1. hawls
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    hawls Active Member

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    Do we have a responsibility?

    Discussion in 'Character Development' started by hawls, Jul 21, 2016.

    Do we have a responsibility as writers to consider how our characters, ideas and the way we express them could impact our readers?

    Should we have an idea of what our characters represent? Should we be aware of the innate symbolism in the elements we use?

    If we cannot justify why we chose to write something a particular way, no matter what it might be, no matter how small a part it plays in the overall scheme of our story, have we really written anything of value to anyone?

    Is this a philosophical matter or intrinsic to the craft of writing?
     
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  2. Mumble Bee
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    Mumble Bee The writer formerly known as Chained. Contributor

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    Absolutely; You can dig up gold, but not knowing what it is, or doing it on accident doesnt take away from the fact that its gold.
     
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  3. Iain Aschendale
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    Iain Aschendale Contributed Member Contributor

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    I've been pondering a similar question myself. I write horror, but I wonder from time to time about the morality of writing horror stories based on real-life tragedies. There are all sorts of theories as to why people like to read/watch horror, but is it moral to capitalize, either financially, or in less tangible ways such as name-recognition ("fame") on the suffering of real human beings. Does the passage of time serve as a mitigating factor?

    Don't have any answers to your questions or my own, but you're not alone in wondering.
     
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  4. KaTrian
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    KaTrian A foolish little beast. Staff Supporter Contributor

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    Do you mean like, is the author to be blamed if their reader gets inspired by their story and commits some horrendous crime? 'cause I think for the most part, no they couldn't be blamed, but it might get fuzzy if the book is explicitly telling people to do horrible things because that's the right thing to do. I don't think I'd still cast blame on the writer 'cause a book cannot force anyone to do anything, the only thing it does is instill ideas, so in the end the blame is on the person who committed the crime.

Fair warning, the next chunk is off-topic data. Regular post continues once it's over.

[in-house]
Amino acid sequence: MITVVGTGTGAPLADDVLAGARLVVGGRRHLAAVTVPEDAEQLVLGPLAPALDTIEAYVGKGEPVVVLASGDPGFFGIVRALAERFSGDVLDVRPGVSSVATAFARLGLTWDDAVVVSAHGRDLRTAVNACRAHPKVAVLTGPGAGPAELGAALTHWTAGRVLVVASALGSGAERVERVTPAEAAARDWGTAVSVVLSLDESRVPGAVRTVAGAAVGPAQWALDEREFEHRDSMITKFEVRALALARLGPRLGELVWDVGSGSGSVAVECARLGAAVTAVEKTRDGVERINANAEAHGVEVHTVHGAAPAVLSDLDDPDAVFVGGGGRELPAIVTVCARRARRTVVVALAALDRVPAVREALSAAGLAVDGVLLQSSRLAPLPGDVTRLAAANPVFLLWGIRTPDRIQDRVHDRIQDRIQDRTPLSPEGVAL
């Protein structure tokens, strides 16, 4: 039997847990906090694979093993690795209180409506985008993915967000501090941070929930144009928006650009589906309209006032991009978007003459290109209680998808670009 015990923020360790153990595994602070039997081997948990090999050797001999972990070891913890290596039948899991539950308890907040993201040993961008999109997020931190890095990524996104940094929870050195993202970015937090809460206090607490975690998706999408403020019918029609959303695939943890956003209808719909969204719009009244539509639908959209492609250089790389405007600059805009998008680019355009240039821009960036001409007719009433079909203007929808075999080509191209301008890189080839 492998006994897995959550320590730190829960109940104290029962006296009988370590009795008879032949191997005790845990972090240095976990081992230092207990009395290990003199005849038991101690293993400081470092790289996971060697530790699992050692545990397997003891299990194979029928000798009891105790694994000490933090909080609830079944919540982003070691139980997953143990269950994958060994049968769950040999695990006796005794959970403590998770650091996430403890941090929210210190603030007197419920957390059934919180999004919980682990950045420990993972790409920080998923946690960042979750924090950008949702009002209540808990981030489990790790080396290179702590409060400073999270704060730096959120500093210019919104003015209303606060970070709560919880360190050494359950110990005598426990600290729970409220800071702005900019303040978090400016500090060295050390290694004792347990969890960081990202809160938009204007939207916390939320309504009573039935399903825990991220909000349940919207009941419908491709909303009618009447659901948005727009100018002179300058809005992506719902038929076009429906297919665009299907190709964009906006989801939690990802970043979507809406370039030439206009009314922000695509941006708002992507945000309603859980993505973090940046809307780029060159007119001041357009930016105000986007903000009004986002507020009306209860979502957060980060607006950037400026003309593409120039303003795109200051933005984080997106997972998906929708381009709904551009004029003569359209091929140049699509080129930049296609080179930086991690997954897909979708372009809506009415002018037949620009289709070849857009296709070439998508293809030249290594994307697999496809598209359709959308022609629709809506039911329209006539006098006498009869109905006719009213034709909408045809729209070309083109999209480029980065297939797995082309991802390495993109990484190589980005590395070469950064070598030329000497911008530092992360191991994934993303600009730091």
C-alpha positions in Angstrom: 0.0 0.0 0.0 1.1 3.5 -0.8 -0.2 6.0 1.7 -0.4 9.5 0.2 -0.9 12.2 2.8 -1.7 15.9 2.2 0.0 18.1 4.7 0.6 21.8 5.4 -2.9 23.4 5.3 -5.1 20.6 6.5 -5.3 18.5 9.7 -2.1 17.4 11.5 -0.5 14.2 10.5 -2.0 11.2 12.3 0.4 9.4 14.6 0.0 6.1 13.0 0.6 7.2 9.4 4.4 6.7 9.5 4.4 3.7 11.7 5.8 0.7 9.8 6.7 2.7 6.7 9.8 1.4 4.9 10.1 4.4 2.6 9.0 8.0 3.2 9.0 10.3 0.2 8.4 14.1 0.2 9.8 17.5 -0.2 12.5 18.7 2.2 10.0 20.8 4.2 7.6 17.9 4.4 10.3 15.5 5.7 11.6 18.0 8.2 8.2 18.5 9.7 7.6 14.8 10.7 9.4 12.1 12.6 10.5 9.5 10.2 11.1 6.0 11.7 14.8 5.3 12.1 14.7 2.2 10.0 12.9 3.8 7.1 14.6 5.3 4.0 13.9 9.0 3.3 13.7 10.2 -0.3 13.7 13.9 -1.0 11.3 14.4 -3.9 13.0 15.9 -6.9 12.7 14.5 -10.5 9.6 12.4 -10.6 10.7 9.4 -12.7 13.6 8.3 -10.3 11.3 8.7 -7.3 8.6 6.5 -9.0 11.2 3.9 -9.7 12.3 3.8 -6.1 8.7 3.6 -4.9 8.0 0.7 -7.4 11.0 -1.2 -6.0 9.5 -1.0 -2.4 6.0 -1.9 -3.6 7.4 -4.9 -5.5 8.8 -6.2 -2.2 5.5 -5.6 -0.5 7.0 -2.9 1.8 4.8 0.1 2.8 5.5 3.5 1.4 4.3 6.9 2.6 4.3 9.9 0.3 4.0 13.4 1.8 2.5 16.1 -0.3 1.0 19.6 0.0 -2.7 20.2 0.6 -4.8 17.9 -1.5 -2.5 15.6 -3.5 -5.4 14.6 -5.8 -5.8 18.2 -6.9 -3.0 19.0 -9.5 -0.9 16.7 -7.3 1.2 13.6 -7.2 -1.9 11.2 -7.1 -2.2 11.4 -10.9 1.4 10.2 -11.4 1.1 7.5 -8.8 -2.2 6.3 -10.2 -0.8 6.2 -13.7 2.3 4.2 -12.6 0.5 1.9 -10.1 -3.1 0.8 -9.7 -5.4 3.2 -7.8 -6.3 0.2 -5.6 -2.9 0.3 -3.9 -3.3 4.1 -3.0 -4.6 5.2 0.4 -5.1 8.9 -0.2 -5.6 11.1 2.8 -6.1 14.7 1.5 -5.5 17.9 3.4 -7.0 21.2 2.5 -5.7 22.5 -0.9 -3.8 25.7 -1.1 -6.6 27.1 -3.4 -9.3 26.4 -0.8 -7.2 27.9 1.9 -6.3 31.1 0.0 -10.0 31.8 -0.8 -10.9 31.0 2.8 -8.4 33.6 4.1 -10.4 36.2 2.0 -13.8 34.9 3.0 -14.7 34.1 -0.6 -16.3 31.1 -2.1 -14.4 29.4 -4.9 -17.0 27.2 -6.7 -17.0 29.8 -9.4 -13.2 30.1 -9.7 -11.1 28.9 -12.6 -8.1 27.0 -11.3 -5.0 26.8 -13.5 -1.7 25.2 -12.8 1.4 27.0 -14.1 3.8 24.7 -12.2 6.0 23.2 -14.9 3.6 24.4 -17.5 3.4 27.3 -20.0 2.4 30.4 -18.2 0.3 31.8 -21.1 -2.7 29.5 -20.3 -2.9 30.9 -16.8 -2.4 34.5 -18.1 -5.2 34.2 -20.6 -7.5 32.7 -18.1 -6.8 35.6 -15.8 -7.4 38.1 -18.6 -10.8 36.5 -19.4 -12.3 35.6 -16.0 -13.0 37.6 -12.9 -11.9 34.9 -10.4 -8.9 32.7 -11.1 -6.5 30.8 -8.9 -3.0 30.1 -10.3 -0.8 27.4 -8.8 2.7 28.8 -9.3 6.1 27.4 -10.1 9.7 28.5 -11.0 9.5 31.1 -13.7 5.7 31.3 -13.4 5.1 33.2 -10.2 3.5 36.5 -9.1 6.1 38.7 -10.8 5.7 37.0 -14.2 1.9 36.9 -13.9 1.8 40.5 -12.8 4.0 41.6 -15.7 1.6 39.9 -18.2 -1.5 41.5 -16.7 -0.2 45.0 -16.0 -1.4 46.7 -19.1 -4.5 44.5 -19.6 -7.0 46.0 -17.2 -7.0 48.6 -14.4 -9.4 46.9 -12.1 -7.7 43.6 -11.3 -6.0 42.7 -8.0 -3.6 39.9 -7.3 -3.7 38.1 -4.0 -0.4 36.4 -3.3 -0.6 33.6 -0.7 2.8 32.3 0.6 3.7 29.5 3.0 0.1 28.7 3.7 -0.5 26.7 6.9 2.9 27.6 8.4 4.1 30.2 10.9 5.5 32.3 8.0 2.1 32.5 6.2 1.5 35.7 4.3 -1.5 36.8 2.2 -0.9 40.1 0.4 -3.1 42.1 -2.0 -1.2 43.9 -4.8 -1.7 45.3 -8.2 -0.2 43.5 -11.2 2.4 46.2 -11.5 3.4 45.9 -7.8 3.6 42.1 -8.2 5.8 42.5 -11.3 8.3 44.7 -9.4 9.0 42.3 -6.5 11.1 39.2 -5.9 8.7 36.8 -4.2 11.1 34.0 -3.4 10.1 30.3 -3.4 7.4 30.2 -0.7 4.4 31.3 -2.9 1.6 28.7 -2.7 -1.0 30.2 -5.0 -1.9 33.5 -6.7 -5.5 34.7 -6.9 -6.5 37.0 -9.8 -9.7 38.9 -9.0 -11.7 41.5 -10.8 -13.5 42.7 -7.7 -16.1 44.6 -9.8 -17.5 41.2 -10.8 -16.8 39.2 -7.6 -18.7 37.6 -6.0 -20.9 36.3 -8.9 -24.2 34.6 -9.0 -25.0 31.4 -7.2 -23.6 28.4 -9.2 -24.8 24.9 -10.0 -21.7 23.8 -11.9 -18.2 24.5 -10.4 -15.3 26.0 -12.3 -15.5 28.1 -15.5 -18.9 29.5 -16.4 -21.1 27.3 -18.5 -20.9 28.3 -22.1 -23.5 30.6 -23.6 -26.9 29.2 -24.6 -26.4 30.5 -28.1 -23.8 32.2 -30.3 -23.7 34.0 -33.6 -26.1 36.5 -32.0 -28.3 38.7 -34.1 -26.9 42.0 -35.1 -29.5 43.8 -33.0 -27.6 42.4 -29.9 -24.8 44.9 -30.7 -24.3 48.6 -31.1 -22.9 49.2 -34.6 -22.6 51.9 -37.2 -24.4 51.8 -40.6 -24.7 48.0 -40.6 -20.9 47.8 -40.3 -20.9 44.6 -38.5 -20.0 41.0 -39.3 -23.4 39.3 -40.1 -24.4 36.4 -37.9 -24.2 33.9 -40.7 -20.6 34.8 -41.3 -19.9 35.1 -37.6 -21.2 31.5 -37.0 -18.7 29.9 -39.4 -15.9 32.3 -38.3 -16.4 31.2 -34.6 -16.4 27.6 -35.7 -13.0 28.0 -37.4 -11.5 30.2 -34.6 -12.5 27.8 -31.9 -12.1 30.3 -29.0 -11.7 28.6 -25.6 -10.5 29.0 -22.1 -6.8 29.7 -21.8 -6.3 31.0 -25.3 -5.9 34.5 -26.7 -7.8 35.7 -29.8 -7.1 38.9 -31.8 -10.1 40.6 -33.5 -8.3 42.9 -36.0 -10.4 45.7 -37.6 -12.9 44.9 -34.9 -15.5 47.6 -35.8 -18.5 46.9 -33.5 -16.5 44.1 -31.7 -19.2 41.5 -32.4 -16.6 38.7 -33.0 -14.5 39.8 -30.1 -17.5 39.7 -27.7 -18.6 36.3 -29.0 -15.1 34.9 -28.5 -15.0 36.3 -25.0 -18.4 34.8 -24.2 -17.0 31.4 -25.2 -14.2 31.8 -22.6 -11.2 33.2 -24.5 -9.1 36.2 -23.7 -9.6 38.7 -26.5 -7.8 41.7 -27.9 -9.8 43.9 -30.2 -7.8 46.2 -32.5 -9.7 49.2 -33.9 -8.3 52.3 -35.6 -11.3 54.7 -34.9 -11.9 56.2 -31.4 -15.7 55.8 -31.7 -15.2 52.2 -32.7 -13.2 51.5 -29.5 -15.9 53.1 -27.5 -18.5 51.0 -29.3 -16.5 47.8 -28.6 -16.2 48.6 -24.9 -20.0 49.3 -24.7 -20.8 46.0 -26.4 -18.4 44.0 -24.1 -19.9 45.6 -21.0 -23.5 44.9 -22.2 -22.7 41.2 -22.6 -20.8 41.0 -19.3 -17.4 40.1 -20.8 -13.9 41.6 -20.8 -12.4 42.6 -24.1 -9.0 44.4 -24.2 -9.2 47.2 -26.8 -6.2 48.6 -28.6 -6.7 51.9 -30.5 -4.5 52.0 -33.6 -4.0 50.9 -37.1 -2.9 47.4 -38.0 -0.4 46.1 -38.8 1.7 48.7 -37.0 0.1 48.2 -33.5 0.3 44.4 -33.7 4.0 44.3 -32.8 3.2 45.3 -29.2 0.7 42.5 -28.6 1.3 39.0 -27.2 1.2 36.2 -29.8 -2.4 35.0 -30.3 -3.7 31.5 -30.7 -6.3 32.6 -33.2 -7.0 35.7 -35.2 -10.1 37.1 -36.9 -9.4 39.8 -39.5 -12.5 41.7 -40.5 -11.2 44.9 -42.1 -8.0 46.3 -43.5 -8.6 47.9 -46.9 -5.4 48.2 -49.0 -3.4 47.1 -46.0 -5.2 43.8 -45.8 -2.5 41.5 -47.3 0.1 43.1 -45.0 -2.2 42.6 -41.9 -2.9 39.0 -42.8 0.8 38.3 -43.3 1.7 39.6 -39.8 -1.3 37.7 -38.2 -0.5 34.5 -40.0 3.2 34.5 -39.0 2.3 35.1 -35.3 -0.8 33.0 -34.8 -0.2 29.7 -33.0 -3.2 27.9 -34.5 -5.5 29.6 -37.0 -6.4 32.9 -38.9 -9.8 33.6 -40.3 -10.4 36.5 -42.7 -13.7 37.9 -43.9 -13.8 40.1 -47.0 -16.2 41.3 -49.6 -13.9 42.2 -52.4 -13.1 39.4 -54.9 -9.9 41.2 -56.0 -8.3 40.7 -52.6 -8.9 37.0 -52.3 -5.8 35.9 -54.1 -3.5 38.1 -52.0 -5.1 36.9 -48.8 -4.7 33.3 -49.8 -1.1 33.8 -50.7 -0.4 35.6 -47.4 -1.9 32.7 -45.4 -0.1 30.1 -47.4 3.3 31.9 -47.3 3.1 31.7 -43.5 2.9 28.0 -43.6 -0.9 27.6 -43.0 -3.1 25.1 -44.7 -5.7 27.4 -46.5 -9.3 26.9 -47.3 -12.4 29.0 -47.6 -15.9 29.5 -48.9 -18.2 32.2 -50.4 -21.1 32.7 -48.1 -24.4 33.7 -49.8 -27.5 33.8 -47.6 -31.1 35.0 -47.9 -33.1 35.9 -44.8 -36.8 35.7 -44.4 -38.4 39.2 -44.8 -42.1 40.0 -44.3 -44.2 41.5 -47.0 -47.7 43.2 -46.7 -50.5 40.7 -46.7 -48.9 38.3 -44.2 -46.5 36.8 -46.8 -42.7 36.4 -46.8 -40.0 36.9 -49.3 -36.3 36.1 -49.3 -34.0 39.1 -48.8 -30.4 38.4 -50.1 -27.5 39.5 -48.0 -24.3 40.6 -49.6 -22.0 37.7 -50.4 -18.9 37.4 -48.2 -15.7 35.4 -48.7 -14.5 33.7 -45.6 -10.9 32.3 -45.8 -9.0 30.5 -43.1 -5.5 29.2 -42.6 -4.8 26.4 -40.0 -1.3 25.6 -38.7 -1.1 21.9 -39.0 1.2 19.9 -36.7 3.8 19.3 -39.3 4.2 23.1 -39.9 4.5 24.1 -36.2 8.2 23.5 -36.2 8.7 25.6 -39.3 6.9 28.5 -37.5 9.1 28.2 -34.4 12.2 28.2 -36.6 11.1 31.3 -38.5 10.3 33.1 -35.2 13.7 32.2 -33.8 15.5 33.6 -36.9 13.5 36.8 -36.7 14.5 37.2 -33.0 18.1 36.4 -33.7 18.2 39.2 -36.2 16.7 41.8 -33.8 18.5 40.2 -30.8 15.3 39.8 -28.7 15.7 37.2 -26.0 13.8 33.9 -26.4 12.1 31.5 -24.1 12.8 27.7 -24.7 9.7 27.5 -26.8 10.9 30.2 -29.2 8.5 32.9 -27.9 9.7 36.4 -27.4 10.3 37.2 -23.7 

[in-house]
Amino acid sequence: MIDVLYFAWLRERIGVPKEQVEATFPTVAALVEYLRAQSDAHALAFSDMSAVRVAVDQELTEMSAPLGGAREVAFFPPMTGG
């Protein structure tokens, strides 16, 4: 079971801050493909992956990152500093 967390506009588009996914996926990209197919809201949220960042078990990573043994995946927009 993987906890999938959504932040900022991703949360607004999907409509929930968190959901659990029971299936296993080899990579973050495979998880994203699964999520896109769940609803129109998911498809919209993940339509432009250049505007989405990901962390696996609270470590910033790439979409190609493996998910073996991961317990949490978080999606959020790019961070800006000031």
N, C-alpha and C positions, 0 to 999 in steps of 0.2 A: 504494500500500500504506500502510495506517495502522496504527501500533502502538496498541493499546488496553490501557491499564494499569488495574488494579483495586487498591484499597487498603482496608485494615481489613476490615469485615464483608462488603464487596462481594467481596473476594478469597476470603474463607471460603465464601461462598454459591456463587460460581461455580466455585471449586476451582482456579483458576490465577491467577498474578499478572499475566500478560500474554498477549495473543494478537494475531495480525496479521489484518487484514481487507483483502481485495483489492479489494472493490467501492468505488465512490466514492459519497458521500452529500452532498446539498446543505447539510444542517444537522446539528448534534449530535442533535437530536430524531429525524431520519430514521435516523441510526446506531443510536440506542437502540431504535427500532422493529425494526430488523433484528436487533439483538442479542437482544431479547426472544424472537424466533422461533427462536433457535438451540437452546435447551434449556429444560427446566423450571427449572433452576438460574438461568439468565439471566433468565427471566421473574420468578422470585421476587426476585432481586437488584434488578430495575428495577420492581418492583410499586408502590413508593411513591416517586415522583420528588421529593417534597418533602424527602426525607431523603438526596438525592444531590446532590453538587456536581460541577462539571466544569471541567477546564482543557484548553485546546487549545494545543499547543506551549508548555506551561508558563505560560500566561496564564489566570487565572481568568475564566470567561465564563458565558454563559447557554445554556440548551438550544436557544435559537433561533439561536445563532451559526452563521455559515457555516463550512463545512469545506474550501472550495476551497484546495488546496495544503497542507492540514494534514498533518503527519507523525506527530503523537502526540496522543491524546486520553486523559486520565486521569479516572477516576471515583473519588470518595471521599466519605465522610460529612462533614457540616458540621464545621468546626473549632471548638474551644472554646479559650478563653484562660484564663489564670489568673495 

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  5. Wayjor Frippery
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    Wayjor Frippery Contributing Member

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    Interesting question. It's equivalent to this:

    Do we have a responsibility as human beings to consider how our behaviour could impact other human beings?

    Both are moral questions, so their answers will be opinions not facts.

    My opinion is that yes, one does have a responsibility to consider others (given that we're a social species and all). How that consideration affects one's actions is a different question. I don't know the answer to that.

    [more opinions...]

    If you are trying to make art (as opposed to commercial fiction, say) with your words, then yes, you should.
    Sure, why not? Once it's written it's not yours any more; it's the reader's (and you don't get to Skype them and explain yourself).
    It may be philosophical. Or or it may be three-o'clock-in-the-morning-with-a-joint-having-stared-too-long-at-the-lava-lamp. Far out, man. [irony]

    Who knows?

    Who cares? [not rhetorical]

    --------

    ETA: I'm struggling here. My last question was not meant to devalue the OP, but I get lost with discussions like this (as interesting as they are) because I don't know how to have them without despairing of the pretentiousness of it all. Discussions like this are interesting (I think so), but they are also pretentious elitist waffle. How's that for cognitive dissonance?

    How do you talk about art without sounding like a twat? (me not @hawls)

    Sorry, I should probably delete all this, but I'll stand by my diatribe, even though I don't trust it myself.
     
    Last edited: Jul 21, 2016
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  6. BayView
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    BayView Contributing Member Contributor

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    I agree with most of what @Wayjor Frippery said, at least above the dashes.

    I agree we have a responsibility to consider the impact of our actions on the world, whether as writers or just as human beings. We should strive to make the world a better place, or at least not a worse place. But that doesn't necessarily mean we shouldn't write certain things or in certain ways. We should just think about it.

    And should we be aware of symbolism, etc.? I would say this is just as important in commercial fiction as it is in "artistic" fiction - in both cases the symbolism and representations are there to send a message to readers, and I want to know what messages I'm sending. In my opinion successful commercial fiction may need to be more aware of this than literary fiction - commercial readers aren't necessarily going to work as hard to figure out the author's true intent, aren't as likely to analyze and consider things for themselves. So if the writer wants the message to get across, that will have to be done more consciously, possibly less subtly, in order to work.

    That said, I don't think we need to justify ourselves or our work to anyone. It is what it is. I think we'd probably be more responsible and effective if we had a conscious understanding of what we're doing, but that doesn't mean a story is completely valueless if we can't.